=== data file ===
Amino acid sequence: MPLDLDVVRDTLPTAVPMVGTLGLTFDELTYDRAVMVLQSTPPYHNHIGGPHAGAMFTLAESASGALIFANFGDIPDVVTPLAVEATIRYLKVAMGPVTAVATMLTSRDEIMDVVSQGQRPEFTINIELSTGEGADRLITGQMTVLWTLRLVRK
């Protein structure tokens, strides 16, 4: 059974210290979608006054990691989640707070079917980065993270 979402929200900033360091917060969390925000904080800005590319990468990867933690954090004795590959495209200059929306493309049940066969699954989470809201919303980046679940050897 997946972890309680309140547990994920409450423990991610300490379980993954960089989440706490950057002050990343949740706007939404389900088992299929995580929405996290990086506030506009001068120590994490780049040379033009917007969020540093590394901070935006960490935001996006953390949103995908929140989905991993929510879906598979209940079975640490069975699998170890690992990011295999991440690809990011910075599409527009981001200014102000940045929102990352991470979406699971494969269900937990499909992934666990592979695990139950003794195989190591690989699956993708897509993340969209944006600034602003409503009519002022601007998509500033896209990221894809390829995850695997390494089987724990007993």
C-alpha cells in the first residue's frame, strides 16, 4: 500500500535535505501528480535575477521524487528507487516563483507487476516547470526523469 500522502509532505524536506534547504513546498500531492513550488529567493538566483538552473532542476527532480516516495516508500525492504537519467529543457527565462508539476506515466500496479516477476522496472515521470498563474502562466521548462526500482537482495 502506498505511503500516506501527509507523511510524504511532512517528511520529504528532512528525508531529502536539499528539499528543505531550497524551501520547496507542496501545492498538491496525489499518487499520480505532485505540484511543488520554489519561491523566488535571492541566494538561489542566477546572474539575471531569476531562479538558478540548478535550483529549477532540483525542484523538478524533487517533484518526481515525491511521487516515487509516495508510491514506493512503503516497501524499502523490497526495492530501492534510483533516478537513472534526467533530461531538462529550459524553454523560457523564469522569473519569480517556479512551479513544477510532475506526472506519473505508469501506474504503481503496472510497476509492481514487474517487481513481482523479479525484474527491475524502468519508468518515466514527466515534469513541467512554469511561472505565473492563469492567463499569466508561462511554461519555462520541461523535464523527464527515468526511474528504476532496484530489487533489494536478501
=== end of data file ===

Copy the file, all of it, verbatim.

Amino acid sequence: MPLDLDVVRDTLPTAVPMVGTLGLTFDELTYDRAVMVLQSTPPYHNHIGGPHAGAMFTLAESASGALIFANFGDIPDVVTPLAVEATIRYLKVAMGPVTAVATMLTSRDEIMDVVSQGQRPEFTINIELSTGEGADRLITGQMTVLWTLRLVRK
């Protein structure tokens, strides 16, 4: 059974210290979608006054990691989640707070079917980065993270 979402929200900033360091917060969390925000904080800005590319990468990867933690954090004795590959495209200059929306493309049940066969699954989470809201919303980046679940050897 997946972890309680309140547990994920409450423990991610300490379980993954960089989440706490950057002050990343949740706007939404389900088992299929995580929405996290990086506030506009001068120590994490780049040379033009917007969020540093590394901070935006960490935001996006953390949103995908929140989905991993929510879906598979209940079975640490069975699998170890690992990011295999991440690809990011910075599409527009981001200014102000940045929102990352991470979406699971494969269900937990499909992934666990592979695990139950003794195989190591690989699956993708897509993340969209944006600034602003409503009519002022601007998509500033896209990221894809390829995850695997390494089987724990007993």
C-alpha cells in the first residue's frame, strides 16, 4: 500500500535535505501528480535575477521524487528507487516563483507487476516547470526523469 500522502509532505524536506534547504513546498500531492513550488529567493538566483538552473532542476527532480516516495516508500525492504537519467529543457527565462508539476506515466500496479516477476522496472515521470498563474502562466521548462526500482537482495 502506498505511503500516506501527509507523511510524504511532512517528511520529504528532512528525508531529502536539499528539499528543505531550497524551501520547496507542496501545492498538491496525489499518487499520480505532485505540484511543488520554489519561491523566488535571492541566494538561489542566477546572474539575471531569476531562479538558478540548478535550483529549477532540483525542484523538478524533487517533484518526481515525491511521487516515487509516495508510491514506493512503503516497501524499502523490497526495492530501492534510483533516478537513472534526467533530461531538462529550459524553454523560457523564469522569473519569480517556479512551479513544477510532475506526472506519473505508469501506474504503481503496472510497476509492481514487474517487481513481482523479479525484474527491475524502468519508468518515466514527466515534469513541467512554469511561472505565473492563469492567463499569466508561462511554461519555462520541461523535464523527464527515468526511474528504476532496484530489487533489494536478501